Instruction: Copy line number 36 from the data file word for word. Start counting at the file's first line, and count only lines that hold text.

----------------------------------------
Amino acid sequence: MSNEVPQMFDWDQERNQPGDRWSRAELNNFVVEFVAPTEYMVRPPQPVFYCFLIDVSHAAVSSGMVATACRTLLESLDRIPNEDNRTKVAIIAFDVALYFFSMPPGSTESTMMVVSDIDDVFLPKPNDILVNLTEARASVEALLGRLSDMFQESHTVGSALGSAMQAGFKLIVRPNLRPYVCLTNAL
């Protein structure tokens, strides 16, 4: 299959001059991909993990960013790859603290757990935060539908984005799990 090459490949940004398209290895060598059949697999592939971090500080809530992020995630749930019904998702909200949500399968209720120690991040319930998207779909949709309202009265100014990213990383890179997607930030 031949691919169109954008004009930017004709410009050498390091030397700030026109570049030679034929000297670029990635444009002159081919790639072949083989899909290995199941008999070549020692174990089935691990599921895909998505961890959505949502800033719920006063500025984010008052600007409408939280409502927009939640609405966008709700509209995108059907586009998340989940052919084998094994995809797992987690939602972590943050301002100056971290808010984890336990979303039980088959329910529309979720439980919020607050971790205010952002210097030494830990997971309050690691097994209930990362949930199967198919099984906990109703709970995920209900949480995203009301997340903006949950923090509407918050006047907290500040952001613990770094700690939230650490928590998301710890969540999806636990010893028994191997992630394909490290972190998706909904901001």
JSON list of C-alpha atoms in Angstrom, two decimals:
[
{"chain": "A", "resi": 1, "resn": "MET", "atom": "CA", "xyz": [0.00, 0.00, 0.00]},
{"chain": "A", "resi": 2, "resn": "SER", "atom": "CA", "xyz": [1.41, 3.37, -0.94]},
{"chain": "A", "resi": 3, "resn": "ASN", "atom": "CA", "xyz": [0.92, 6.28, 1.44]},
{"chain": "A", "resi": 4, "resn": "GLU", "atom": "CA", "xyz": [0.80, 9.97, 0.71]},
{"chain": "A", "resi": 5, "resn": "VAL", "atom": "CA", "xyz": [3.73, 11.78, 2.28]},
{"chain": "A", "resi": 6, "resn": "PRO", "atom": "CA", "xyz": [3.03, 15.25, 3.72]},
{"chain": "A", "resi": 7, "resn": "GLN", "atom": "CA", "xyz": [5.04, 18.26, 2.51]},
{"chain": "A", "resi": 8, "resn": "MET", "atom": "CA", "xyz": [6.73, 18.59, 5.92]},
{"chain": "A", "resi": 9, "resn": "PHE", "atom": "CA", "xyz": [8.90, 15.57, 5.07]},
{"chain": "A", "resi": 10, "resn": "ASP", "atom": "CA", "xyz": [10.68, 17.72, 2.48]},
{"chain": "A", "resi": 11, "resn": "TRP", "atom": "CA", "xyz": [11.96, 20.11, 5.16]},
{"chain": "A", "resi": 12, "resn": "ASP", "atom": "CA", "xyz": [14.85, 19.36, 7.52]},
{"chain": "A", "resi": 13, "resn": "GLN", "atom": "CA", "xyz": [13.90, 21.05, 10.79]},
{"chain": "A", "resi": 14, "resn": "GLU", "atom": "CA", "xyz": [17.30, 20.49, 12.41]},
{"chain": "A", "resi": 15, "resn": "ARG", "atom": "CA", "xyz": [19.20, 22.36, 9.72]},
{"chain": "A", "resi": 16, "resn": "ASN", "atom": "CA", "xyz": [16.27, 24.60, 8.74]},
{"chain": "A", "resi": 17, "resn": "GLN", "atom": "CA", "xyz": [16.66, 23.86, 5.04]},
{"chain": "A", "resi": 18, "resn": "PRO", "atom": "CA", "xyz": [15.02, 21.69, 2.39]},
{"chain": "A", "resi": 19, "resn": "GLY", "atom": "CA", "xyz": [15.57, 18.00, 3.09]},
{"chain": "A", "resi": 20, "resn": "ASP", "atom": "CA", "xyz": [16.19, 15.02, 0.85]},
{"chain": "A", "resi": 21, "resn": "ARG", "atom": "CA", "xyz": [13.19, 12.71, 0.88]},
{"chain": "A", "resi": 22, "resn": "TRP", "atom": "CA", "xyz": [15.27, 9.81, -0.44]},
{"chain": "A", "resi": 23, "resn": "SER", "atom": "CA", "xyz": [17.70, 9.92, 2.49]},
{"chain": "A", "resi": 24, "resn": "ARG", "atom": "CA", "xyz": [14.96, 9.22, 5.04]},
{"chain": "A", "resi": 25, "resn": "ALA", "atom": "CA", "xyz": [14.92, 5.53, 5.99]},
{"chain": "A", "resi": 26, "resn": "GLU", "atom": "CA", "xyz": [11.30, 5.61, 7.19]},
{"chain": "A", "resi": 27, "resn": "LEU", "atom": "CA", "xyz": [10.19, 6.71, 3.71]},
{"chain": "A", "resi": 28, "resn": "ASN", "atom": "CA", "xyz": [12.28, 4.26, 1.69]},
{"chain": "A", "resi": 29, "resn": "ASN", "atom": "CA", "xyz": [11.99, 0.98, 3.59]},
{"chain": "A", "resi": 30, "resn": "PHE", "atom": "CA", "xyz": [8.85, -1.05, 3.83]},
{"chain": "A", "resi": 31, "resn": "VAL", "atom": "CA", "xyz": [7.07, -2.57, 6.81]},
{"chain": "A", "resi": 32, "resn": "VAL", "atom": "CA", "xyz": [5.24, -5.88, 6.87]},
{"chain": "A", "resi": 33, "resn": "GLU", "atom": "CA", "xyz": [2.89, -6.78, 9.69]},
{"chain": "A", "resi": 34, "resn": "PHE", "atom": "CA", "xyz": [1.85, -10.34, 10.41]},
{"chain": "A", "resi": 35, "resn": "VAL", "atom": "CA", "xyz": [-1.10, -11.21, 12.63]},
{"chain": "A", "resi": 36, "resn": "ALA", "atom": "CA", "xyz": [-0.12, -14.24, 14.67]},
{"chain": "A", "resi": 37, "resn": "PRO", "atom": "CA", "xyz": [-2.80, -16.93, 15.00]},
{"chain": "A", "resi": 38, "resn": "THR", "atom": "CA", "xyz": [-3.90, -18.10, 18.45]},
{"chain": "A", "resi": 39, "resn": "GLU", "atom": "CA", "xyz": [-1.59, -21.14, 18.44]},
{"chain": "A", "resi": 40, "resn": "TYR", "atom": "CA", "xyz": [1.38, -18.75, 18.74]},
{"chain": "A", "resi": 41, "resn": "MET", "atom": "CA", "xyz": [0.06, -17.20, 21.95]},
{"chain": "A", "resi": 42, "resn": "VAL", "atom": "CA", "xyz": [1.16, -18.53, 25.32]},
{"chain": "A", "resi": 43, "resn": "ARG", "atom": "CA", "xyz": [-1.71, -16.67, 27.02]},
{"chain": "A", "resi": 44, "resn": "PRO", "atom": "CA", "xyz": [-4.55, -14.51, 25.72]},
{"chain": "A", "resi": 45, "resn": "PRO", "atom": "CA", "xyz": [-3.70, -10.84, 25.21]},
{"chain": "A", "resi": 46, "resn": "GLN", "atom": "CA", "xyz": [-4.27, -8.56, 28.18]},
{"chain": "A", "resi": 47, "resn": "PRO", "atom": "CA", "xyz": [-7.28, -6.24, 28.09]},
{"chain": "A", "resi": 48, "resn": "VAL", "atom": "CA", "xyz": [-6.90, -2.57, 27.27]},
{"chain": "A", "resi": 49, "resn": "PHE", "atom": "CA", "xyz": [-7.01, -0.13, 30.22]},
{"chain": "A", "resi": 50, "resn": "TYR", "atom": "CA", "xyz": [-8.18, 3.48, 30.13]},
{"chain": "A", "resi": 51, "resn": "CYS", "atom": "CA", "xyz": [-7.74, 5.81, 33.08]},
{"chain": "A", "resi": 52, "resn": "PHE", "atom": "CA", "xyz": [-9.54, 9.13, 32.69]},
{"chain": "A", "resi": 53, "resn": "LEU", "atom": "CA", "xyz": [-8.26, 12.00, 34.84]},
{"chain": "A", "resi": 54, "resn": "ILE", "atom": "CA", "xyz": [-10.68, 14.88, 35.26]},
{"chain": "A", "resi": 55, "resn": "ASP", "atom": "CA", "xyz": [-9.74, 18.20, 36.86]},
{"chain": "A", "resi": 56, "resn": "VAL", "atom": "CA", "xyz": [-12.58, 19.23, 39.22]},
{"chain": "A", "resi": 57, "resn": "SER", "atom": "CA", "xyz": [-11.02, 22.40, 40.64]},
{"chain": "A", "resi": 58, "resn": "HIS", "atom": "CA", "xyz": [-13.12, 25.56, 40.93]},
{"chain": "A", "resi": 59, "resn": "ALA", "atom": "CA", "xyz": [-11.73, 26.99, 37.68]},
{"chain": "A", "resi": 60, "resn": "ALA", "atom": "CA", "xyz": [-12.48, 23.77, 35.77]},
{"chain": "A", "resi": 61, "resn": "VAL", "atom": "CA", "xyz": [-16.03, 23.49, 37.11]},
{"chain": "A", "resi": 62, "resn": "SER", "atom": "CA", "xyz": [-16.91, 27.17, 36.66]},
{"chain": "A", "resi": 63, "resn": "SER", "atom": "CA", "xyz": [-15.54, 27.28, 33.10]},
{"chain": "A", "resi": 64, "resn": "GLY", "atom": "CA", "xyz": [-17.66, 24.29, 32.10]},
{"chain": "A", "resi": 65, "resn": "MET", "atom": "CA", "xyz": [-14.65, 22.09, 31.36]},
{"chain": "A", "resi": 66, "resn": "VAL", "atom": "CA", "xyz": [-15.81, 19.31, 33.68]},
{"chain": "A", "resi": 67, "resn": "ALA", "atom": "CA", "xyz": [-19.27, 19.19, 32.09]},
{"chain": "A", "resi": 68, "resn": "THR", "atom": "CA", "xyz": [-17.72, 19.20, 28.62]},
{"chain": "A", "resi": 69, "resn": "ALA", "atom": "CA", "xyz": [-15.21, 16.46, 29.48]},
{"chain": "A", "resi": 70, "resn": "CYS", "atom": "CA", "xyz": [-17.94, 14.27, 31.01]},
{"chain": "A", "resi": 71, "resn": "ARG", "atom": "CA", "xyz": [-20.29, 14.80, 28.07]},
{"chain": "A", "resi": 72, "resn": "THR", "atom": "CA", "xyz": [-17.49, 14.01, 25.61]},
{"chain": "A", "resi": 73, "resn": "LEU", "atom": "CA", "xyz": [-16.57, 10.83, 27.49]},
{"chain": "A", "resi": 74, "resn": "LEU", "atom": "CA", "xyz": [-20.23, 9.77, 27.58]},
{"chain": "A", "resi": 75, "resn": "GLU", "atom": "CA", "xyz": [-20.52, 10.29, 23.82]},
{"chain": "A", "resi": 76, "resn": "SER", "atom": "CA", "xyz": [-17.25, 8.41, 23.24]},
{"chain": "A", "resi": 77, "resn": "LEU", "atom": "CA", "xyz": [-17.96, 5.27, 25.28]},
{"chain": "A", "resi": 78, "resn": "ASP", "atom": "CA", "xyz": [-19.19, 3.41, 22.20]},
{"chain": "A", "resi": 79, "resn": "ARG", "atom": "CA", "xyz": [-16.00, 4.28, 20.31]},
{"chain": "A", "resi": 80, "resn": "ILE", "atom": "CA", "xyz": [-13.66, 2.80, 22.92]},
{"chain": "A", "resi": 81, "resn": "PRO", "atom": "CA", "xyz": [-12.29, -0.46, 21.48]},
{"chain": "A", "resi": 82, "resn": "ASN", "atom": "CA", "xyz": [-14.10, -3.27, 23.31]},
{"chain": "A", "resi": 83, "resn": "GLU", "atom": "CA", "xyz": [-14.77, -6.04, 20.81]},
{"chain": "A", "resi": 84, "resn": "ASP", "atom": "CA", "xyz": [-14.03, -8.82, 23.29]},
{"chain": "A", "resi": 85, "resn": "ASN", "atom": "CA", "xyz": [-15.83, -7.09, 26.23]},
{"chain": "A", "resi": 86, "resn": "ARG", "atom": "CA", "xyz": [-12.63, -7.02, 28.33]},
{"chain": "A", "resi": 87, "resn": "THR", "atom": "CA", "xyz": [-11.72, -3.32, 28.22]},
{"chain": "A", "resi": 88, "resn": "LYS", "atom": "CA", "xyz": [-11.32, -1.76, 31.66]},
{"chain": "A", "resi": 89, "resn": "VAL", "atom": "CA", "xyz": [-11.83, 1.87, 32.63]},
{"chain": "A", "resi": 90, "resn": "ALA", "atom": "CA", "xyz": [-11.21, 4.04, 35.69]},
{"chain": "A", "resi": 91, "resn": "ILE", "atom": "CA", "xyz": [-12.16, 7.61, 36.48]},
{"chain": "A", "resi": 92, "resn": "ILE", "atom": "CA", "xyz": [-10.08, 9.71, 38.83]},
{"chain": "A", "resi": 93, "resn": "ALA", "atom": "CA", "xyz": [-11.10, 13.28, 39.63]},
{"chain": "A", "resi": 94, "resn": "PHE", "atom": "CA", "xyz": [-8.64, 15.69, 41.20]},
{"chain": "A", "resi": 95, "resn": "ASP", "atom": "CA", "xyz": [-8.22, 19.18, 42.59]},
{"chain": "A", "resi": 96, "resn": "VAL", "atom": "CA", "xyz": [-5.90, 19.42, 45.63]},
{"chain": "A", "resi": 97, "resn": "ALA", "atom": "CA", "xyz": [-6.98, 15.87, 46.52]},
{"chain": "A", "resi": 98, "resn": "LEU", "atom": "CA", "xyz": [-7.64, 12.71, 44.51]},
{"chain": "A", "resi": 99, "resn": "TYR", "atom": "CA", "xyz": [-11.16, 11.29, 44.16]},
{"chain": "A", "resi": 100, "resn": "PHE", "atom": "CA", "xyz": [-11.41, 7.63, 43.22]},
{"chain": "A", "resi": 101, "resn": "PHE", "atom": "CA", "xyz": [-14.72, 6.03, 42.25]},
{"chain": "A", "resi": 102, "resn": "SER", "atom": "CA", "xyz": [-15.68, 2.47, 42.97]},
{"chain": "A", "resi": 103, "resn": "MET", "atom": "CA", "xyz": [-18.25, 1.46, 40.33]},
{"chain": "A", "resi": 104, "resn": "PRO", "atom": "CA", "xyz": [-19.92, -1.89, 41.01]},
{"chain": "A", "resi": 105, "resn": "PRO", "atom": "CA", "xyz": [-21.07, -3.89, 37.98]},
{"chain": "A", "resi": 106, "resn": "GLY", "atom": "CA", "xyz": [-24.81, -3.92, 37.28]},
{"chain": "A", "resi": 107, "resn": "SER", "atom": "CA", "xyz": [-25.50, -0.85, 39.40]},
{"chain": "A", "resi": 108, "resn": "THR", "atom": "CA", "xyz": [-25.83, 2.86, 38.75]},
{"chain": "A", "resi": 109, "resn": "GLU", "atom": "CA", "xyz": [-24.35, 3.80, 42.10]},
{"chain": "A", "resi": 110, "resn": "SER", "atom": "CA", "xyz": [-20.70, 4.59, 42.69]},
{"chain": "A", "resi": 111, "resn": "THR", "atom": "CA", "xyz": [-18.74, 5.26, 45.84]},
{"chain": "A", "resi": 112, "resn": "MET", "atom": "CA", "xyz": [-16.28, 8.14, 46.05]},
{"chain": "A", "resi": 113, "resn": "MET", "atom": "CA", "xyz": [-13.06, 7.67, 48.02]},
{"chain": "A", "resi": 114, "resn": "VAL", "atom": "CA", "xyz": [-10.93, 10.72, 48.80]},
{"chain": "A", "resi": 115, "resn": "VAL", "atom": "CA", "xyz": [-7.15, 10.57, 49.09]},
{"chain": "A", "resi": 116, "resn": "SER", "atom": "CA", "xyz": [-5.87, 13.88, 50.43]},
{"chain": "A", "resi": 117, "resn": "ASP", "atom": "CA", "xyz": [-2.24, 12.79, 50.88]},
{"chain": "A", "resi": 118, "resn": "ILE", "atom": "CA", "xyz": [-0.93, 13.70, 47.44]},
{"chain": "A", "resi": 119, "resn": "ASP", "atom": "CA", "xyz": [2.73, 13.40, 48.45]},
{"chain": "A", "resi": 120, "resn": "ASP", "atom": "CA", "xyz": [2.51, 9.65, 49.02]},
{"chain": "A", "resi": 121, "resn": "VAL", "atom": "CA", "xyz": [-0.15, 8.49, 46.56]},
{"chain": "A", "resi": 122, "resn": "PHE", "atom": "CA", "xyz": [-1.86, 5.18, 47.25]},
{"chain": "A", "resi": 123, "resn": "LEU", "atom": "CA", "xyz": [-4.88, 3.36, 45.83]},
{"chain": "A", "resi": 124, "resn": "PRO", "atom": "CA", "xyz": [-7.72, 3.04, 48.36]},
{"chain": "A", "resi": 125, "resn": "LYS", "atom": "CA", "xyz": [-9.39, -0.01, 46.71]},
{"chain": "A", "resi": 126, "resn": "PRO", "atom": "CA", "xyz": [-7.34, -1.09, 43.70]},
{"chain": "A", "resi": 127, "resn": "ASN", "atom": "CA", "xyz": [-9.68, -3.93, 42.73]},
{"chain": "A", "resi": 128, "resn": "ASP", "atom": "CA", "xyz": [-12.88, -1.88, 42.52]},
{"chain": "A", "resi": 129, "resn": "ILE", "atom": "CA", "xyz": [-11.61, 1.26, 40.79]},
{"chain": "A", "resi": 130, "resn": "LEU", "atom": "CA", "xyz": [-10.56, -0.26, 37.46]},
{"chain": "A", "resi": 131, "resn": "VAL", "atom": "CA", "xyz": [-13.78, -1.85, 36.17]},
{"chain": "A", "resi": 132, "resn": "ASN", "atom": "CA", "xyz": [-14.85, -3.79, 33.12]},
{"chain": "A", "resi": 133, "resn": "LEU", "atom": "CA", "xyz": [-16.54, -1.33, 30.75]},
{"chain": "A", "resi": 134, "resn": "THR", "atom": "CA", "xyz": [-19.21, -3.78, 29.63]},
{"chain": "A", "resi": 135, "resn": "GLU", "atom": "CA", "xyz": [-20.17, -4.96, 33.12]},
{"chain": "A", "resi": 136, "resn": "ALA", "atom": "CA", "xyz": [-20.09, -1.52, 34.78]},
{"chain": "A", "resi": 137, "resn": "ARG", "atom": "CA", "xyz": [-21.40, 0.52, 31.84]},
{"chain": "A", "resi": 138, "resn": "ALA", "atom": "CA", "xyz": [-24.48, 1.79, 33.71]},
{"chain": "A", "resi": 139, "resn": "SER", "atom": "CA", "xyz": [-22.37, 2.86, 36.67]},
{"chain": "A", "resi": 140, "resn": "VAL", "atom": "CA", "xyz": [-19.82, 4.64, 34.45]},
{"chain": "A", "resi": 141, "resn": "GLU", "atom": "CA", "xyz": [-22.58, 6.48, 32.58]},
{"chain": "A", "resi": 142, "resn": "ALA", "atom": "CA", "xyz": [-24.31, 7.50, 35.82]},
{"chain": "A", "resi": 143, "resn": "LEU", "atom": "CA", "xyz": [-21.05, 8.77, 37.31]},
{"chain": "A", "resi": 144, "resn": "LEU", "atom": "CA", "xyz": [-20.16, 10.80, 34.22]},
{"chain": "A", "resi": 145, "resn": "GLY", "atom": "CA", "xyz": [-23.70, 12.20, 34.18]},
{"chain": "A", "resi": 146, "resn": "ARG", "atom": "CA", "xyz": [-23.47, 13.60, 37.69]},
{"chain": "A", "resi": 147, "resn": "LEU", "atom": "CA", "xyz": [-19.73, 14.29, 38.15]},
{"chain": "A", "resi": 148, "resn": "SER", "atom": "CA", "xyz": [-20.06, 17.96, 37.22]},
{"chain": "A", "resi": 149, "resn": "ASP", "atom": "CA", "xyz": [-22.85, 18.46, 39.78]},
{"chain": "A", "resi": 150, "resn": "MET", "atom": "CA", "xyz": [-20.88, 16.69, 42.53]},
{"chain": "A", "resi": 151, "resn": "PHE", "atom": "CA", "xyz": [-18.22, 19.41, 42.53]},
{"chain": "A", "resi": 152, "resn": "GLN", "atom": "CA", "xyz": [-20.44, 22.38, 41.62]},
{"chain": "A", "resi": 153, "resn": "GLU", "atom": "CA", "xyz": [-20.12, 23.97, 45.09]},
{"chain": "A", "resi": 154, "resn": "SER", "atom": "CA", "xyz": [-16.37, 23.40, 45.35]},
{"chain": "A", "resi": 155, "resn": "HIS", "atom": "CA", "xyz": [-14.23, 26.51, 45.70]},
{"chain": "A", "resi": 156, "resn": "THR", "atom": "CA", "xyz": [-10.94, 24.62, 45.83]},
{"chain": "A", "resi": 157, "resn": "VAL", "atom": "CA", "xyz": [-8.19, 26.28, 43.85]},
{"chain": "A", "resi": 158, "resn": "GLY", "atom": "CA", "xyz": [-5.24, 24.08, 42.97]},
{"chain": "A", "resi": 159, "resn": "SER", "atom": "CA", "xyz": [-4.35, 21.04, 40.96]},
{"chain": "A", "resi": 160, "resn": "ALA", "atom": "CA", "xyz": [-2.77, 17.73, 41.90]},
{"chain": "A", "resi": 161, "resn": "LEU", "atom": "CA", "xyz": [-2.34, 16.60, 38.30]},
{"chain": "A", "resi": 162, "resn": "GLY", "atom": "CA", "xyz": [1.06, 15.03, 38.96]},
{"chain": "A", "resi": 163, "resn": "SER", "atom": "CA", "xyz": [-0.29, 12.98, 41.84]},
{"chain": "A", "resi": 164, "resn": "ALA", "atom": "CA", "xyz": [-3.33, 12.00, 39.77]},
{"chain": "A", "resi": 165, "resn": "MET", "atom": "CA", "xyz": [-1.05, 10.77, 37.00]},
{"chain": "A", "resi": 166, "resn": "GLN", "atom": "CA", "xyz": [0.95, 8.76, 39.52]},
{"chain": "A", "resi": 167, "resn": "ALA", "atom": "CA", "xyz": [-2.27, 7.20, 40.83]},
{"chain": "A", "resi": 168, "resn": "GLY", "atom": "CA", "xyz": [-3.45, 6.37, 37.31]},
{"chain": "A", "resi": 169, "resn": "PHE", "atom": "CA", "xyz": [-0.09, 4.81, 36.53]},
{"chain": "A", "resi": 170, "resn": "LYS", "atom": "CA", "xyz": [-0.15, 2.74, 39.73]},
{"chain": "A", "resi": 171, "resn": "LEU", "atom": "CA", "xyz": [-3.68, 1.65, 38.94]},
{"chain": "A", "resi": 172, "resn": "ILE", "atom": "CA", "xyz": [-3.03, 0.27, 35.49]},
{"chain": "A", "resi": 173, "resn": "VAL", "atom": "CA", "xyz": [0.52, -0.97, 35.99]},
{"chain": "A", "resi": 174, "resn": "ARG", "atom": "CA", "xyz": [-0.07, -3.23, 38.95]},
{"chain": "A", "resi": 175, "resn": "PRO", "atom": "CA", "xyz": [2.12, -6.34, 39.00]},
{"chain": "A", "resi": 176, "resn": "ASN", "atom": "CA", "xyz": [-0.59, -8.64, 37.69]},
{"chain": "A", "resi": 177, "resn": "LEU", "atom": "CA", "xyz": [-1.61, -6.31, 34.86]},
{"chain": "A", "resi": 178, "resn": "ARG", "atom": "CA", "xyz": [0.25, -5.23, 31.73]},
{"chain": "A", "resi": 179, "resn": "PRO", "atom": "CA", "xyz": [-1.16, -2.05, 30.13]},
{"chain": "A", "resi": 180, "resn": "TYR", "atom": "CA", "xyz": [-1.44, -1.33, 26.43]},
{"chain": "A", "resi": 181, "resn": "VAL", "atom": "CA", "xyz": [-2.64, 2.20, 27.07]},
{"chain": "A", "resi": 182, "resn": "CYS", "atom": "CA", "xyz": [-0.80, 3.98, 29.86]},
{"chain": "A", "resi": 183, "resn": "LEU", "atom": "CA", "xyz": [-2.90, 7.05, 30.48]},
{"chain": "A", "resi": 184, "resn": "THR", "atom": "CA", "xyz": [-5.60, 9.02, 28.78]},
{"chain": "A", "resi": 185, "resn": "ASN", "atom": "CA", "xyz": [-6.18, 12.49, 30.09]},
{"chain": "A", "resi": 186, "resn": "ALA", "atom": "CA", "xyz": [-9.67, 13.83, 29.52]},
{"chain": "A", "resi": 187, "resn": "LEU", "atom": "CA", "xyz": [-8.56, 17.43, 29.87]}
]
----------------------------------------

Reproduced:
{"chain": "A", "resi": 32, "resn": "VAL", "atom": "CA", "xyz": [5.24, -5.88, 6.87]},